Sunday, March 28, 2010

Medial Tibial Stress Syndrome

Medial tibial stress syndrome is something that has always bugged me because I do not know exactly what it is. There are many competing theories that are underpinned by some good research as to what the exact pathophysiology of the condition is. Some of the theories are not consistent with each other. One recent idea that has caught my attention is that medial tibial stress syndrome is bone stress reaction due to increased bending moments in the tibia. Some of the rationale behind that does make sense to me. There is some discussion on this at Podiatry Arena (see: Medial Tibial Stress Syndrome)

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Thursday, March 25, 2010

Terminology of hallux rigidus and limitus

I do get a little frustrated at the confusion surrounding the terminology of these conditions. To me hallux rigidus means just that: i.e. the hallux is rigid (it does not move). Some people use ‘rigidus’ for a reduced range of motion and some use it as another name for osteoarthritis (which obviously most cases of structural hallux limitus have). Also the term hallux limitus is a tad confusing - is it a structural hallux limitus (which some like to call hallux rigidus) or is it a functional hallux limitus (which some do not think even exists). So this is what I call things:

Hallux rigidus = no motion at the joint
Structural hallux limitus = structurally reduced range of motion
Functional hallux limitus = functionally reduced range of motion

BUT, then again, they can all be reconceptualised as a change in dorsiflexion stiffness at the first MPJ, so let’s toss all the names out.

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Thursday, March 18, 2010

The real need in plantar fasciitis treatment

Everyone has their favourite treatment for plantar fasciitis and each technique has its champions claiming that it is the best. How can they all be right?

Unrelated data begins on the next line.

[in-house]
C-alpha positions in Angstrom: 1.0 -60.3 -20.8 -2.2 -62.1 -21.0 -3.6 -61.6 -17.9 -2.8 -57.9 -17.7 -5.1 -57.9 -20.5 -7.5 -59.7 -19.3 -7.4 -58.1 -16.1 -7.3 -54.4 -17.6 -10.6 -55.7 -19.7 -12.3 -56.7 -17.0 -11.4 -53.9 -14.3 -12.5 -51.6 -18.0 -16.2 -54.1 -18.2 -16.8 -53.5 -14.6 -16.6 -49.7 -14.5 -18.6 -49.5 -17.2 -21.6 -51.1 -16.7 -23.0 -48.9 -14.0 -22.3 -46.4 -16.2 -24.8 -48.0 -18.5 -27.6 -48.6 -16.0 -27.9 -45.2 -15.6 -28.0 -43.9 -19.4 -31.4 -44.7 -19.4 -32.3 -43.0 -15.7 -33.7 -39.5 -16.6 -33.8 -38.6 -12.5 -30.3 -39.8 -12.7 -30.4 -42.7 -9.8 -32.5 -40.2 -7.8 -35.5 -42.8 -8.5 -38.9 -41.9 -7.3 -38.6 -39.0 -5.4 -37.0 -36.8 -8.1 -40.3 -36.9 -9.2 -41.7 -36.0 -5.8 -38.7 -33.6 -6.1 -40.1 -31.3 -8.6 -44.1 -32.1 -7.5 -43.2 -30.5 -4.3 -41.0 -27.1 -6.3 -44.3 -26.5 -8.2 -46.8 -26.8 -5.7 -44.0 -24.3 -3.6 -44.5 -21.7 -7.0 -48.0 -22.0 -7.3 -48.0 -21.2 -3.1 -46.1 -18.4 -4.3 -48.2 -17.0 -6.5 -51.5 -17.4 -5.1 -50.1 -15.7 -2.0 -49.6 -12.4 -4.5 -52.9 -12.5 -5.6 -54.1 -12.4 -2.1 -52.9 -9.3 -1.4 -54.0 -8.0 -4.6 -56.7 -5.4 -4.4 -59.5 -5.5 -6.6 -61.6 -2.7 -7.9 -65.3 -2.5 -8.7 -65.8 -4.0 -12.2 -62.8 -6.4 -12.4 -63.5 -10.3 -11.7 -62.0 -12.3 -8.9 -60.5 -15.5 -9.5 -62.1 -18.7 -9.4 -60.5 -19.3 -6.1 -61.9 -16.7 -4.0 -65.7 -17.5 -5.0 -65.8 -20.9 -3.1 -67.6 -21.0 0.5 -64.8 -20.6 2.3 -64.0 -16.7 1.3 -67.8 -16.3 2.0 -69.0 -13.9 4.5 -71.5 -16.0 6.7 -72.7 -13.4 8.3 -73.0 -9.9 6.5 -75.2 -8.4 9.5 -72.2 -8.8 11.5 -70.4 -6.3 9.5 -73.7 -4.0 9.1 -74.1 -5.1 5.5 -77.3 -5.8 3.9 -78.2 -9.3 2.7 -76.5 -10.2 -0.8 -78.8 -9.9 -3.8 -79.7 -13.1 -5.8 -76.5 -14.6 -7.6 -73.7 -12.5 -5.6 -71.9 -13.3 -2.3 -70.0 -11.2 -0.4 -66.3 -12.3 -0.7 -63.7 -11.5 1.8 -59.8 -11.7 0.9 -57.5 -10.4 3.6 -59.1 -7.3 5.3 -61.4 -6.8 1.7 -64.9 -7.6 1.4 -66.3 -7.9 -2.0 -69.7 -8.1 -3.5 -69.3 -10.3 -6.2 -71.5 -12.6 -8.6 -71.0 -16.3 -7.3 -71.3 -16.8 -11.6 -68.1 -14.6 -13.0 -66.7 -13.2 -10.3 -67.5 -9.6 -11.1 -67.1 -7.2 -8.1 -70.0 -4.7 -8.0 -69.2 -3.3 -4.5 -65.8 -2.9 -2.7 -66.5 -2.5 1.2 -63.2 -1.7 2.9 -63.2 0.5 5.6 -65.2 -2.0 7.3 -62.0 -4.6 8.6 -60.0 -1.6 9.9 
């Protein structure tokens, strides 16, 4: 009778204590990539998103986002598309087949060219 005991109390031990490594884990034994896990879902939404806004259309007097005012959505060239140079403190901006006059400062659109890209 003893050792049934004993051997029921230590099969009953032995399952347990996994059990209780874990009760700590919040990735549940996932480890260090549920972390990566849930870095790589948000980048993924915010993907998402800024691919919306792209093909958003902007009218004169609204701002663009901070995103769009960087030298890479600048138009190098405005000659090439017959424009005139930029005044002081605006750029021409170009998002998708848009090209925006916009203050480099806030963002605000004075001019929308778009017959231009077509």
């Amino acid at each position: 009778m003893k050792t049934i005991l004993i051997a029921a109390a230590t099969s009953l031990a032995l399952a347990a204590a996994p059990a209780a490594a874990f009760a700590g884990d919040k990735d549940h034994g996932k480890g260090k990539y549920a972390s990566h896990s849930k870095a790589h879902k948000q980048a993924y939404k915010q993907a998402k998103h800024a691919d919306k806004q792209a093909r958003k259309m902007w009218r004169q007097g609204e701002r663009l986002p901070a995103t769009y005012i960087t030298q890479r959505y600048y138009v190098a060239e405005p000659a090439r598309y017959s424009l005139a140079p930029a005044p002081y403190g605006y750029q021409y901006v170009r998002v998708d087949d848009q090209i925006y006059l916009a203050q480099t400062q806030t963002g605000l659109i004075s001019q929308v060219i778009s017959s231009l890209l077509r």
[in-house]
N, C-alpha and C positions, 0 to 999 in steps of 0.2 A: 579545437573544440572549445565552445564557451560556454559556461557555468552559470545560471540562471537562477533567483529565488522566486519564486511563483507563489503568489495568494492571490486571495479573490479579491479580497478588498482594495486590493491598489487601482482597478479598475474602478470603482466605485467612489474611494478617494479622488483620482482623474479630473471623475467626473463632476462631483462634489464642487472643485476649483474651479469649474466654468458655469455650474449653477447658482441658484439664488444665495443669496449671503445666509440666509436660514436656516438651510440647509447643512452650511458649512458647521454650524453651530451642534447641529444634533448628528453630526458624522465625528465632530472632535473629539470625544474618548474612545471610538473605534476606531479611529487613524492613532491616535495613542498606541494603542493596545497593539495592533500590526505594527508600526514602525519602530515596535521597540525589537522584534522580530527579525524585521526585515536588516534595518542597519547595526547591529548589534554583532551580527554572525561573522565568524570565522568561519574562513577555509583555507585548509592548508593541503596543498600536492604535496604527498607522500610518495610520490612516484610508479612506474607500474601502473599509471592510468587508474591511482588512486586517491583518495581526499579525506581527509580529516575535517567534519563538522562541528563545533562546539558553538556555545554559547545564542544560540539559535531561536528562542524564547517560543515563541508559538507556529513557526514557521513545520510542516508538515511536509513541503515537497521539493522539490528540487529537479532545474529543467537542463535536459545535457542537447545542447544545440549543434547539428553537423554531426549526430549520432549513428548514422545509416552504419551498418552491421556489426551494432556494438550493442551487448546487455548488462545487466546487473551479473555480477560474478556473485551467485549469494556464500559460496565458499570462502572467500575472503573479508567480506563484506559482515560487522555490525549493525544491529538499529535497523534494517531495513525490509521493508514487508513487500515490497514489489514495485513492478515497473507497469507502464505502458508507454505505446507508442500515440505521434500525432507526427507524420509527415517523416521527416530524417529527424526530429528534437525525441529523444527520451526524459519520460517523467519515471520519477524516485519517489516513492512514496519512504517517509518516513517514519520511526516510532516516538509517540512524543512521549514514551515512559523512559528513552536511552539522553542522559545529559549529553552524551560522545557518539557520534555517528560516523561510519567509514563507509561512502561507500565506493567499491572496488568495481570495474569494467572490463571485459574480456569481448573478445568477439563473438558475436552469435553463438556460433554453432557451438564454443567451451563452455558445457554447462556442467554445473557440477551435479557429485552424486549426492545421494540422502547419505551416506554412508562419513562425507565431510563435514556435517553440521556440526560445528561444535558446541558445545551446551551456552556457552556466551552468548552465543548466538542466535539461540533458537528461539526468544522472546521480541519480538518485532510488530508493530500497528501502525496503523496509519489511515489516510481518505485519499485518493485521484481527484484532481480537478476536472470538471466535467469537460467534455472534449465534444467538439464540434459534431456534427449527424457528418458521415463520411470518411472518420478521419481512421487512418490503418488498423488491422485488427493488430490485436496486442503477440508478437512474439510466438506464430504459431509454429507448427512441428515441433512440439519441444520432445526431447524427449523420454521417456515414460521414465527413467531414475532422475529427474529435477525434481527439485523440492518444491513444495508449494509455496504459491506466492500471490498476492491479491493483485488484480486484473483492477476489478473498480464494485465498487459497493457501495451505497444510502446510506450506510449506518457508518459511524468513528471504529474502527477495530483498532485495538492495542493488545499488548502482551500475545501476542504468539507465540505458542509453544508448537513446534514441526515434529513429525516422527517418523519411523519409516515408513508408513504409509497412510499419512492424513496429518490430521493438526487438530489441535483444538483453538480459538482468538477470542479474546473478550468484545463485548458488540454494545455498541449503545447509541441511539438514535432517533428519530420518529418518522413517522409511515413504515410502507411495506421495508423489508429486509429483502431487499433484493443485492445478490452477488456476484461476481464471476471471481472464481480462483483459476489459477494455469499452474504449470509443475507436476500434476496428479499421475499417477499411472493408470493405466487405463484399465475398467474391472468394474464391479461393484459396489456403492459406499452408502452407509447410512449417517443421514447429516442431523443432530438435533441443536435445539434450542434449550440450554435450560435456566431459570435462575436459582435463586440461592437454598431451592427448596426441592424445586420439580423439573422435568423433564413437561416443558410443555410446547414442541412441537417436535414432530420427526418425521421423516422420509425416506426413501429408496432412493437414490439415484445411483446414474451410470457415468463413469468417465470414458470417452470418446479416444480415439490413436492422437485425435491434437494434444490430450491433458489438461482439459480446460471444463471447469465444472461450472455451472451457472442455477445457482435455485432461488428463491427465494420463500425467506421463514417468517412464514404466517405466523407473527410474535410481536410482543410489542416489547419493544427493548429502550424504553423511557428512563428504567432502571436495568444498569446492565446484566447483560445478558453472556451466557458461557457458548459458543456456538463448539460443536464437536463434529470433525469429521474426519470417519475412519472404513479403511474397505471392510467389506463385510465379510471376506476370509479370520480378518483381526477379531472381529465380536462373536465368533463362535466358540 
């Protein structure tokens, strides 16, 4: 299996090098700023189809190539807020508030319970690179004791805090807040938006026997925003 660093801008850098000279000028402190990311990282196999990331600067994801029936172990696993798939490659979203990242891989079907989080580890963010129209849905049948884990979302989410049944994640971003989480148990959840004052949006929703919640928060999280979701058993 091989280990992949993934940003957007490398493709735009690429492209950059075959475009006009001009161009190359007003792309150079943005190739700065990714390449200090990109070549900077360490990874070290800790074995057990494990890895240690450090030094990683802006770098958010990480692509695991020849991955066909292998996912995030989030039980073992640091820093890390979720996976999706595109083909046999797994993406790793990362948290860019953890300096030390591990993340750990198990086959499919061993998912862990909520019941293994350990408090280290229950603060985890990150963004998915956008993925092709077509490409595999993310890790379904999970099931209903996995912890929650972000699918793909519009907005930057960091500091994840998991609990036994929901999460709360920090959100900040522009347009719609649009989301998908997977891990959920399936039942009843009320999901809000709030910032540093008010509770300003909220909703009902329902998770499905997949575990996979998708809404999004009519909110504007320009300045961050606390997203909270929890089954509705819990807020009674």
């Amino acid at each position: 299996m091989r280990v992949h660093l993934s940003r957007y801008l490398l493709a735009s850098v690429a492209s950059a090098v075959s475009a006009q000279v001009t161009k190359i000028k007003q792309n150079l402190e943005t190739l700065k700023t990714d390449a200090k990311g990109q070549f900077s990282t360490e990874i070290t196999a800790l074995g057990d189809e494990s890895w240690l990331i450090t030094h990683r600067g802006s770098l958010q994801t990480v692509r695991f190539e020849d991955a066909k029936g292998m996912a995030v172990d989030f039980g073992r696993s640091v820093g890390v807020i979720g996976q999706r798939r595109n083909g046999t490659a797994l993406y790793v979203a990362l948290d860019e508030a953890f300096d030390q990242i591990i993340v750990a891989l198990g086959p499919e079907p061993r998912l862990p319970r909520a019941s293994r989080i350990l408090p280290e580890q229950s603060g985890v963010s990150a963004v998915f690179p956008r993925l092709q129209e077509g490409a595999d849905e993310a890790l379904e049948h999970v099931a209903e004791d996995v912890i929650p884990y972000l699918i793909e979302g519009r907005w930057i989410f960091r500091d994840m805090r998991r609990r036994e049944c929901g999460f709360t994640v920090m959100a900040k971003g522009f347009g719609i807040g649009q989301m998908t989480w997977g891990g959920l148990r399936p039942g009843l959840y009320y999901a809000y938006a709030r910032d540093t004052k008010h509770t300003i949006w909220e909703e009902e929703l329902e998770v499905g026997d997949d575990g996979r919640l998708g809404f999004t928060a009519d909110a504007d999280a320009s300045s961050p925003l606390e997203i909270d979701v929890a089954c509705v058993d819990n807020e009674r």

At the end of the day, true plantar fasciitis is due to excessive load in the plantar fascia, so the only way to treat plantar fasciitis successfully in the long term is to reduce that load. I can think of only 2 (maybe 3) ways in which the load can be reduced in the plantar fascia. One is low dye strapping and the other is with certain foot orthotic design parameters. The potential third way is calf muscle stretching as there are some fibres from the Achilles tendon that pass through to the plantar fascia.

All the other modalities such as cortisone injections, shockwave therapy, cryosurgery, active release techniques, magic wands, crystals, deep tissue therapy, TOPAZ, trigger point therapy, nerve blocks etc , etc only help with the healing of the damaged tissue. Not of these can actually lower the load in the damaged tissue.

The long term management of plantar fasciitis is dependent on the load in the tissue being reduced, not depending on some pivotal magical cure that does not reduce the load.

See these for the latest on plantar fasciitis and low dye strapping, as well as this approach.

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Saturday, March 13, 2010

The paradox of sinus tarsi syndrome

Sinus tarsi syndrome is somewhat paradoxical in that it can be caused by inversion, as in an ankle sprain damaging the structures in the sinus tarsi by stretching them; and it can also be caused by eversion, as in a pronated foot with high forces pushing the subtalar joint to end range of motion and causing compression forces at the bony end range of motion. The structures in the sinus tarsi and their role is very complex and poorly understood. A better understanding will better help direct therapeutic approaches. However, in both the pain is on the outside of the ankle joint. Generally, the inversion type responds well to physical therapy intervention and the eversion type responds well to foot orthotics.

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